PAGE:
Ne y taabo! Bonne Fête! Happy Holiday!
Excuse me for my long absence. I have been a busy bee working away in my village! After welcoming the new trainees and helping them get settled into the wonderful world of Burkina Faso, I went back to site and got down to business.
It’s been an interesting 4 weeks. As soon as I got back it was babies galore in my courtyard! Before leaving for the states I had seen that several of the women in my courtyard were pregnant. (In village the women never talk about being pregnant, it is a bit superstitious since health care is so limited you are never sure what the outcome will be). Then when I came back, Voila! A baby girl had been born. A week later I had noticed a woman in my courtyard had gone to get her basin to go and get water and she didn’t make it out of the courtyard before she passed off the basin to a child and came over and took a seat, which was very abnormal. I could see she was very pregnant, but didn’t know what to make of it. An hour or so later, I saw her walking out with a few things tied up in a pagne (the fabric we wear as skirts and make into clothes). Soon after one of the younger adult men of the courtyard had gone off of the moto and picked her up. He came back maybe 30 minutes later and said, “Siaame!” Meaning that it was over. She had had the baby, but didn’t know if it was a boy or a girl. So, I waited until the next morning when she came back. And she also had a baby girl! Now there are still at least 3 women, that I can visibly see, that are pregnant. It is also fun because the women know that I looooove the children so I always get one of the babies passed off to me while the women are working. One of my closest neighbors has a little girl that is maybe 6 or 7 months old and I often get put in charge of her. I have started to tie her to my back and carry her around to get her to stop crying and go to sleep! So, it will be exciting to get some more babies in the next few months!
So, I have resolved to make the most out of the time I have left in village and not stress over the failures that I have unfortunately encountered, but have learned from. I have been in close contact with the director of my middle school and the head of the health clinic as well as the midwife, who is one of my closest friends and ally in village. All of which have fully supported my work with them and have been completely motivated to work with me to better the community. I have been absolutely thrilled!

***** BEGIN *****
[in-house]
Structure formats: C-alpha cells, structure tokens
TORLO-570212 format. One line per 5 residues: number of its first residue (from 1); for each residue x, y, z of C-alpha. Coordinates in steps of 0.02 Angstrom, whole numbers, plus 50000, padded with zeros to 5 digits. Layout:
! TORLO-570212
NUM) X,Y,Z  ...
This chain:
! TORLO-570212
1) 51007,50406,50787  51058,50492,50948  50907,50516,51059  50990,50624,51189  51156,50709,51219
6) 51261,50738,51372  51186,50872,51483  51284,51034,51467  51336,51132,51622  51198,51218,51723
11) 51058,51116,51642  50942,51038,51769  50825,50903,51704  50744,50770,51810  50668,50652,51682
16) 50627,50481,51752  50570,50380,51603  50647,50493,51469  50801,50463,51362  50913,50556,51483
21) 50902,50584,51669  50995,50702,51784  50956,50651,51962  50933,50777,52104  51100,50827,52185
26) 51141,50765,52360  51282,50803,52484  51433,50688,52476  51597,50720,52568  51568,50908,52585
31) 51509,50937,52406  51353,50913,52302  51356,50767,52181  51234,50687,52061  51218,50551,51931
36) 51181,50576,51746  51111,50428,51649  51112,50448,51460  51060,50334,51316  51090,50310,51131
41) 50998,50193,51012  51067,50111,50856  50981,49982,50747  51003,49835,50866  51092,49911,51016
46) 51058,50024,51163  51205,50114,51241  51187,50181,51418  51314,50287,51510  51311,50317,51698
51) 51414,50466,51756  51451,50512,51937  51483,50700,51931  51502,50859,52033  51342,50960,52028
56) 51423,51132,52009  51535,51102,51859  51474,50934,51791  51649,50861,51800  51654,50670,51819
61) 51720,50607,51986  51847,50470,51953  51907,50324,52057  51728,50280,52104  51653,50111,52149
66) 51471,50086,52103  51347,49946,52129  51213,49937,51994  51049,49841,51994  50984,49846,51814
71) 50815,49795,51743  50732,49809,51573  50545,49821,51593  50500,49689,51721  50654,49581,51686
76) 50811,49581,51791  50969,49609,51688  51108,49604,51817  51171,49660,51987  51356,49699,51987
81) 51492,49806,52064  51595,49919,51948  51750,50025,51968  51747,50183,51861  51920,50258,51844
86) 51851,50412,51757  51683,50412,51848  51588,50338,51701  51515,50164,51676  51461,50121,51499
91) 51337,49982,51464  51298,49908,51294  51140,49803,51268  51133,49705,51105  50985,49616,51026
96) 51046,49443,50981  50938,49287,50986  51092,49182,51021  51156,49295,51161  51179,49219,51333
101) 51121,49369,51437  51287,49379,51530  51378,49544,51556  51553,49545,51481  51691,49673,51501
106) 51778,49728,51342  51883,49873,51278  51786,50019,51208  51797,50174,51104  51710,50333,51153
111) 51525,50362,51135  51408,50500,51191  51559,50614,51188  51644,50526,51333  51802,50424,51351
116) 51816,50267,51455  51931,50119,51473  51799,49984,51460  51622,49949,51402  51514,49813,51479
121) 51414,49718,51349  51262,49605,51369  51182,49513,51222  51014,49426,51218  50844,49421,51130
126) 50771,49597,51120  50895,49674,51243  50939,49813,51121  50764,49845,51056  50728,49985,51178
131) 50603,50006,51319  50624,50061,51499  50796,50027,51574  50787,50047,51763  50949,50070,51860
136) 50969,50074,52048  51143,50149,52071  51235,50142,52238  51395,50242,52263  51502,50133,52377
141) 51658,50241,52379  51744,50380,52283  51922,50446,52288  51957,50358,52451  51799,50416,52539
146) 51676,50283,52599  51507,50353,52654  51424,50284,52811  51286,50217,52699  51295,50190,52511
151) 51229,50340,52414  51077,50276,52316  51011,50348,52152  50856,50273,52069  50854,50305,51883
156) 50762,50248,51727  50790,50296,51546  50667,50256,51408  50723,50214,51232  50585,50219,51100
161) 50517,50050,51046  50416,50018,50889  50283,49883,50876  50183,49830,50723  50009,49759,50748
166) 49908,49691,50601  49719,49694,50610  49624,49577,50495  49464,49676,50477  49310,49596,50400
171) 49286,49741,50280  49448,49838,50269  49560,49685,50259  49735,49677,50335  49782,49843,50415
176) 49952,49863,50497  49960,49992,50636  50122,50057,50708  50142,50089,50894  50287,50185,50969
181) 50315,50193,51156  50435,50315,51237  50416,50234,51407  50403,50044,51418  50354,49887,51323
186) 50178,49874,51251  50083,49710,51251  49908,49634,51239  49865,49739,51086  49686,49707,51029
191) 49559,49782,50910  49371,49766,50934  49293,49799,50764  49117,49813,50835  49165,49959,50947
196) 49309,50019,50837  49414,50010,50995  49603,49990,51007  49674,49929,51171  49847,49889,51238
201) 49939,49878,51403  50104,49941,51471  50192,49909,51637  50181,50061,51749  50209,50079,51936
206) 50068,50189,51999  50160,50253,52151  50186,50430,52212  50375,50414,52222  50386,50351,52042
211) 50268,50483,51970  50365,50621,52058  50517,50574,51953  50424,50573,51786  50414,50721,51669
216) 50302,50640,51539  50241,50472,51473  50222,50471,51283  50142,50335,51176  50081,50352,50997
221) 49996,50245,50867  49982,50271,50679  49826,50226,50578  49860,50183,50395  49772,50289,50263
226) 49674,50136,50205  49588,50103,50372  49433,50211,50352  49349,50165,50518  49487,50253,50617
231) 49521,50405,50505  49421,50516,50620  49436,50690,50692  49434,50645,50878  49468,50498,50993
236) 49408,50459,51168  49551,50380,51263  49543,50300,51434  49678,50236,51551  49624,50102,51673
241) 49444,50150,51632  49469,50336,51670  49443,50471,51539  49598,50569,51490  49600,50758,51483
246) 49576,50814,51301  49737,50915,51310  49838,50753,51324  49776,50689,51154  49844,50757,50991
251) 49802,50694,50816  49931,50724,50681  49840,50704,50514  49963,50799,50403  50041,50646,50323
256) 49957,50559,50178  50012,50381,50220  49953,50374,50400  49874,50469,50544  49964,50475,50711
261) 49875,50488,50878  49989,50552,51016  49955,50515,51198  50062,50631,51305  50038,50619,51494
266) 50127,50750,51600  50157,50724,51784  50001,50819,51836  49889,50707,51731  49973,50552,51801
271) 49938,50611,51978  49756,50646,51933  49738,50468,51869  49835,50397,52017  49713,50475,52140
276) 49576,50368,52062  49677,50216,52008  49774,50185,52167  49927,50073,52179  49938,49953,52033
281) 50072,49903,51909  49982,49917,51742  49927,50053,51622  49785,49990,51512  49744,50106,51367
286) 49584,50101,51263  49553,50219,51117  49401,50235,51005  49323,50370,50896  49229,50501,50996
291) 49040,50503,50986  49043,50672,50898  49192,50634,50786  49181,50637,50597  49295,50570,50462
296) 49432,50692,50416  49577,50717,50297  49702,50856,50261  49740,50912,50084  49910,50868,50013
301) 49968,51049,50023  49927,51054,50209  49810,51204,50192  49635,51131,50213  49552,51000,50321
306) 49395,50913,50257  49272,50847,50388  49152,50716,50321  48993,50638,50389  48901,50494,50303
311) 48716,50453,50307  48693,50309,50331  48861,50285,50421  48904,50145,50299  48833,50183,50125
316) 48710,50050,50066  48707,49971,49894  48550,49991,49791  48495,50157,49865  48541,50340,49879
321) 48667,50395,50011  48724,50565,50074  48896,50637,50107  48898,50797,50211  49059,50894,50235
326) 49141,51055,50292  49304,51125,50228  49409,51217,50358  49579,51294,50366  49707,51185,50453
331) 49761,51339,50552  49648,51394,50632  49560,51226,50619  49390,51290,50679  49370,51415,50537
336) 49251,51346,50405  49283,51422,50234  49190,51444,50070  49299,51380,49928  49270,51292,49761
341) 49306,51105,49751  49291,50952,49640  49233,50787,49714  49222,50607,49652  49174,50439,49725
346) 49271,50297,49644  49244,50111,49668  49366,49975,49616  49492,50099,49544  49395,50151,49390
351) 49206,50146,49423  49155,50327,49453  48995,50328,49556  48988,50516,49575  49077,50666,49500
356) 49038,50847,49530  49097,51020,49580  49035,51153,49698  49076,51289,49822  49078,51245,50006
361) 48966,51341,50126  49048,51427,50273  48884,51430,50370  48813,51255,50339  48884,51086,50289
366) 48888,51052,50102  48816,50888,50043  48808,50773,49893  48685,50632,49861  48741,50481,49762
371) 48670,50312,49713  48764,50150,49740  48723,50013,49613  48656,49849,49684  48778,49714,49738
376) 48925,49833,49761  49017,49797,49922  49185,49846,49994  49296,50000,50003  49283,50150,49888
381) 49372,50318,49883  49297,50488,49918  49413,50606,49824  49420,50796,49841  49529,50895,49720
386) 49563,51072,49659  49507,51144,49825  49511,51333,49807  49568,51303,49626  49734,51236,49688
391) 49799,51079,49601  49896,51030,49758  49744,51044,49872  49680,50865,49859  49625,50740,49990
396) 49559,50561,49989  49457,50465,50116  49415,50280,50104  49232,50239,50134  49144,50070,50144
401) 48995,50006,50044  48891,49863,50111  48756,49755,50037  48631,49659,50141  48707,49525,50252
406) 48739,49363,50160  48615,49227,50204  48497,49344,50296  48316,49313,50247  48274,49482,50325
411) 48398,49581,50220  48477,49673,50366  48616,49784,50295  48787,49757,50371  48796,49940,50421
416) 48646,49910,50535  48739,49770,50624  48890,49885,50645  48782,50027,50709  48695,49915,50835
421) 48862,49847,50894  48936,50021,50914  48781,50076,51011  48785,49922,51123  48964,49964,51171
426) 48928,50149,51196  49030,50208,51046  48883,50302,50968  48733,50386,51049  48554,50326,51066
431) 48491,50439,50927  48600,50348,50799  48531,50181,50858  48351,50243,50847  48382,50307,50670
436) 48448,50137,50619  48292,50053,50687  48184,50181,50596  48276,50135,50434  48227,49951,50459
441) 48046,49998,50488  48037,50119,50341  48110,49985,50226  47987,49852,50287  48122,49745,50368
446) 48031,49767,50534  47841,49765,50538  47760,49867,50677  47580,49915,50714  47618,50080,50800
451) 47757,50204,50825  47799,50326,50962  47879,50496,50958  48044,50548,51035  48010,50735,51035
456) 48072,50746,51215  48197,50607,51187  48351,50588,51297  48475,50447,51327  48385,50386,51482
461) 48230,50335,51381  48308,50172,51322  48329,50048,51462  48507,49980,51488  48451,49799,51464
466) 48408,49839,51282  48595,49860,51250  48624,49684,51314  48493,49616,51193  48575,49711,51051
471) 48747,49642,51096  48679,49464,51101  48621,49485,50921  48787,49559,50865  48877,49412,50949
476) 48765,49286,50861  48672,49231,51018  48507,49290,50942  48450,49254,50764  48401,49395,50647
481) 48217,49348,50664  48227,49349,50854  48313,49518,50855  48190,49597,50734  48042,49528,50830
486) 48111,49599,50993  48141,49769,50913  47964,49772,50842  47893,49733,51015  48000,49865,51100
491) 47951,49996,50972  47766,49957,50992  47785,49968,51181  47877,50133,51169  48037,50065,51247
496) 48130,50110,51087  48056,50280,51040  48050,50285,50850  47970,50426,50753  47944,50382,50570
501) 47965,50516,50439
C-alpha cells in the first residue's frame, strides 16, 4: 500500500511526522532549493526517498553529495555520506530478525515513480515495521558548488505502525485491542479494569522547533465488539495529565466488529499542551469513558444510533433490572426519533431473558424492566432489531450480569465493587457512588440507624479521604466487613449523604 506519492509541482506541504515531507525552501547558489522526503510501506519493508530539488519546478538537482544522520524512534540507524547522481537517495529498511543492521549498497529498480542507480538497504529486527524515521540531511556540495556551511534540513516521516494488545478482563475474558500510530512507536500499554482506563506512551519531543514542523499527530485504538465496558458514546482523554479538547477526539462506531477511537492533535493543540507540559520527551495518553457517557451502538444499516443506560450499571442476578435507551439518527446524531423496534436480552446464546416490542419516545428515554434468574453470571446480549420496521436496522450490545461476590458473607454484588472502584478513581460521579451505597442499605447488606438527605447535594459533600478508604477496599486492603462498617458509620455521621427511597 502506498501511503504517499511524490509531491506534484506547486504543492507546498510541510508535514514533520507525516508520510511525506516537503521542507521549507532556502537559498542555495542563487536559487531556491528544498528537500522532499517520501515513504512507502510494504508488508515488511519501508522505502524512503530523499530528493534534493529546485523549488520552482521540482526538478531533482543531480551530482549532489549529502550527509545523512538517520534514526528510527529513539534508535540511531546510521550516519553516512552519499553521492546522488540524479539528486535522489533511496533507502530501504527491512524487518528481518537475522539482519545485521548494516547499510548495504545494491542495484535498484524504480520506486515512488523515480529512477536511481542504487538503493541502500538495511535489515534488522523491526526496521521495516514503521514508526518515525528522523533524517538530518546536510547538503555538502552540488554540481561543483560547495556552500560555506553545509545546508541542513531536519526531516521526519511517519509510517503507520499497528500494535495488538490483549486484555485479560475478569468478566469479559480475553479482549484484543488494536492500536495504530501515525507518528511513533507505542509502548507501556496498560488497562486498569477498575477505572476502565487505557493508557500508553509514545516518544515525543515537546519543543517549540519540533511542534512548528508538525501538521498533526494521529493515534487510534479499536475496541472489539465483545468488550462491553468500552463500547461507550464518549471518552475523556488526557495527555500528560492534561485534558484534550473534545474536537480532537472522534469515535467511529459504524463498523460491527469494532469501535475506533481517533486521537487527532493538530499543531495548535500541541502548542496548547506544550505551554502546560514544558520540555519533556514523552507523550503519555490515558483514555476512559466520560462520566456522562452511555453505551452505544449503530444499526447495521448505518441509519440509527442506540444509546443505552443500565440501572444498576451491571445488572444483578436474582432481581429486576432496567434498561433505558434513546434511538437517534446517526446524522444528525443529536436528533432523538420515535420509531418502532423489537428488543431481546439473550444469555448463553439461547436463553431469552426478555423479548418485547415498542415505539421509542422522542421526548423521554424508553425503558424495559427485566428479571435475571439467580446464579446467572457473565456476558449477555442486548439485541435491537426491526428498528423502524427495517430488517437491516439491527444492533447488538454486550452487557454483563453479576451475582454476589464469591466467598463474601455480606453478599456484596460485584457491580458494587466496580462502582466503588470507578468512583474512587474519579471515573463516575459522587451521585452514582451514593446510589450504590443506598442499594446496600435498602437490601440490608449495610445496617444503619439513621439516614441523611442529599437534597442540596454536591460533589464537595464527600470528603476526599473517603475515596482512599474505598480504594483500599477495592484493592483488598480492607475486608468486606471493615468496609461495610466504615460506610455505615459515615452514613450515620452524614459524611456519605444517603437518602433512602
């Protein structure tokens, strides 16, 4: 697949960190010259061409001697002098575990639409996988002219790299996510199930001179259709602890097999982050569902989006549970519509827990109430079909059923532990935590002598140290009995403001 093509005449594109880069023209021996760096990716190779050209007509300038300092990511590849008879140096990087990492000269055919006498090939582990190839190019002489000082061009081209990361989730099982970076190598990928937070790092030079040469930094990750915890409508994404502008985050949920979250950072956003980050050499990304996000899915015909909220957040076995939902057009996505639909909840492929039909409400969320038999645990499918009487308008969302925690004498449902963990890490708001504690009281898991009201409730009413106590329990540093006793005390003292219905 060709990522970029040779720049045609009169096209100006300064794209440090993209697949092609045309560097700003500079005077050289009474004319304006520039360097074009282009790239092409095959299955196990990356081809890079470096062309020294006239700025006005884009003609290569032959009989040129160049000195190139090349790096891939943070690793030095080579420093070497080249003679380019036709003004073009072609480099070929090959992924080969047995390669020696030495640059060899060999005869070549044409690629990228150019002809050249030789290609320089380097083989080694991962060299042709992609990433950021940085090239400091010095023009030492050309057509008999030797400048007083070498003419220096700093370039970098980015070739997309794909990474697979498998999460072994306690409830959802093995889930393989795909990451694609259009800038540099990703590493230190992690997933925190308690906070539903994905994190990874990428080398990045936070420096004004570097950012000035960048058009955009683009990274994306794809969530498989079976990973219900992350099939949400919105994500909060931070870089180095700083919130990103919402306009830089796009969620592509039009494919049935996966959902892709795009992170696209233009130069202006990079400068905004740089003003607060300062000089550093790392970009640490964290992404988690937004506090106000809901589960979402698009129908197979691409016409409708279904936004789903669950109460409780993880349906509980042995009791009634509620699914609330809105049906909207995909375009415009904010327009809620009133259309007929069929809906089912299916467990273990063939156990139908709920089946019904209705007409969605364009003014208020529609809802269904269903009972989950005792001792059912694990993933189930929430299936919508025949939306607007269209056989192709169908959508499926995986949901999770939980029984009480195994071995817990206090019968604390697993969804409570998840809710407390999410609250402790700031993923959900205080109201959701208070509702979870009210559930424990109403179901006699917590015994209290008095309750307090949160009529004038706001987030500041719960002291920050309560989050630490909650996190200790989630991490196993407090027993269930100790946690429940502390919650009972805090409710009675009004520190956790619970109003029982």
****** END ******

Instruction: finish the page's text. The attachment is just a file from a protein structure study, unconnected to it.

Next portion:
When I got back to site, school had started so I went in for a visit and said, “I’m here!!! Let’s get to work!” The director (who has the firmest handshake I have ever received) is ready to support me and help me with any ideas that I have. The one he loves the most in the world map project that I will do (hopefully soon!) That entails painting a giant world map on the side of a wall for everyone to see and to show people that, in fact, you CANNOT drive a car to the United States from Burkina Faso. So, I just have to get the materials (paint and such) and plan on how to reveal it and what kind of “festivities” to have once it is finished.
In the meantime, at the school I have been helping with 3eme English (or the equivalent of 9th grade). I usually sit in on the classes and facilitate the professor when needed. If he can’t be there then I usually take over the class. It has been great to get to know the kids (who are a bit older and speak French – usually confidently). Also, with the same class, I have started an English club, as they will take an exam at the end of the year to get their second diploma (there are 3 for the equivalent of our high school diploma) and English is one of the sections. So, I figured a little extra help wouldn’t hurt. So far it has been a success (I think…?) I’m not entirely sure that the kids think, but they come and they ask questions and some participate! We have had some great discussion and have suggested ideas for future discussions.